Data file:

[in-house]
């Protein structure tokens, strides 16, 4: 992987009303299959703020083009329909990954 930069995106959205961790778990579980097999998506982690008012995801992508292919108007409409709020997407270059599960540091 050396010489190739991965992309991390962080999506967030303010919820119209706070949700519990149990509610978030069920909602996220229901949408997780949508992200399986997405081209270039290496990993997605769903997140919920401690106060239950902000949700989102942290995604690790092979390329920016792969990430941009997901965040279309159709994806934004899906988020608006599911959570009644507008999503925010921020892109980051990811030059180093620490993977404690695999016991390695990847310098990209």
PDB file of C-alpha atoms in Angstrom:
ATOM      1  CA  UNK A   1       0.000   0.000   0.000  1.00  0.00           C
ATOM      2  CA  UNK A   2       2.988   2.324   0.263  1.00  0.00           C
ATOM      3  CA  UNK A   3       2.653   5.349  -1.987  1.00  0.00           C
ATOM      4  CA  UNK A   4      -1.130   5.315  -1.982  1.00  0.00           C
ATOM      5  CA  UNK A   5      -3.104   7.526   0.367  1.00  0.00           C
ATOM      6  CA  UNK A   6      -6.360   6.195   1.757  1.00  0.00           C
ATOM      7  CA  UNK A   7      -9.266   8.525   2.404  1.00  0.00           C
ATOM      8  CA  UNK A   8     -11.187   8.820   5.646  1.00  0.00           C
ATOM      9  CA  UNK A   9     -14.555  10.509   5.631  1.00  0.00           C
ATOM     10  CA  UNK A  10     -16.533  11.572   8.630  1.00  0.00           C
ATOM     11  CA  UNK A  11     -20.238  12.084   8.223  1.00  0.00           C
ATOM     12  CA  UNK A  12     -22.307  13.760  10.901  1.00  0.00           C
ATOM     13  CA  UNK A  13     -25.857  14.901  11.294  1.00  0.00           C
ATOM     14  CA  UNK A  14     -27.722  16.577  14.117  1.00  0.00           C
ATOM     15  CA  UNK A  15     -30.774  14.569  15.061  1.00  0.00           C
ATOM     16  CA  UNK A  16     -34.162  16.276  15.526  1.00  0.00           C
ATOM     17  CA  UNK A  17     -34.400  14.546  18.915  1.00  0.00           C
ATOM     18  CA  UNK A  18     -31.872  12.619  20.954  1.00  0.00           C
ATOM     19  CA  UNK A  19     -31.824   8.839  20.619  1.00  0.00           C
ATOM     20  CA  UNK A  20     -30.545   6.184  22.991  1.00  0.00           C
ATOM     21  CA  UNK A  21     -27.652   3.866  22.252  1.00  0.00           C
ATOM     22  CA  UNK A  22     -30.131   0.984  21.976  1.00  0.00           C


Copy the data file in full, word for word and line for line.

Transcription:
[in-house]
């Protein structure tokens, strides 16, 4: 992987009303299959703020083009329909990954 930069995106959205961790778990579980097999998506982690008012995801992508292919108007409409709020997407270059599960540091 050396010489190739991965992309991390962080999506967030303010919820119209706070949700519990149990509610978030069920909602996220229901949408997780949508992200399986997405081209270039290496990993997605769903997140919920401690106060239950902000949700989102942290995604690790092979390329920016792969990430941009997901965040279309159709994806934004899906988020608006599911959570009644507008999503925010921020892109980051990811030059180093620490993977404690695999016991390695990847310098990209």
PDB file of C-alpha atoms in Angstrom:
ATOM      1  CA  UNK A   1       0.000   0.000   0.000  1.00  0.00           C
ATOM      2  CA  UNK A   2       2.988   2.324   0.263  1.00  0.00           C
ATOM      3  CA  UNK A   3       2.653   5.349  -1.987  1.00  0.00           C
ATOM      4  CA  UNK A   4      -1.130   5.315  -1.982  1.00  0.00           C
ATOM      5  CA  UNK A   5      -3.104   7.526   0.367  1.00  0.00           C
ATOM      6  CA  UNK A   6      -6.360   6.195   1.757  1.00  0.00           C
ATOM      7  CA  UNK A   7      -9.266   8.525   2.404  1.00  0.00           C
ATOM      8  CA  UNK A   8     -11.187   8.820   5.646  1.00  0.00           C
ATOM      9  CA  UNK A   9     -14.555  10.509   5.631  1.00  0.00           C
ATOM     10  CA  UNK A  10     -16.533  11.572   8.630  1.00  0.00           C
ATOM     11  CA  UNK A  11     -20.238  12.084   8.223  1.00  0.00           C
ATOM     12  CA  UNK A  12     -22.307  13.760  10.901  1.00  0.00           C
ATOM     13  CA  UNK A  13     -25.857  14.901  11.294  1.00  0.00           C
ATOM     14  CA  UNK A  14     -27.722  16.577  14.117  1.00  0.00           C
ATOM     15  CA  UNK A  15     -30.774  14.569  15.061  1.00  0.00           C
ATOM     16  CA  UNK A  16     -34.162  16.276  15.526  1.00  0.00           C
ATOM     17  CA  UNK A  17     -34.400  14.546  18.915  1.00  0.00           C
ATOM     18  CA  UNK A  18     -31.872  12.619  20.954  1.00  0.00           C
ATOM     19  CA  UNK A  19     -31.824   8.839  20.619  1.00  0.00           C
ATOM     20  CA  UNK A  20     -30.545   6.184  22.991  1.00  0.00           C
ATOM     21  CA  UNK A  21     -27.652   3.866  22.252  1.00  0.00           C
ATOM     22  CA  UNK A  22     -30.131   0.984  21.976  1.00  0.00           C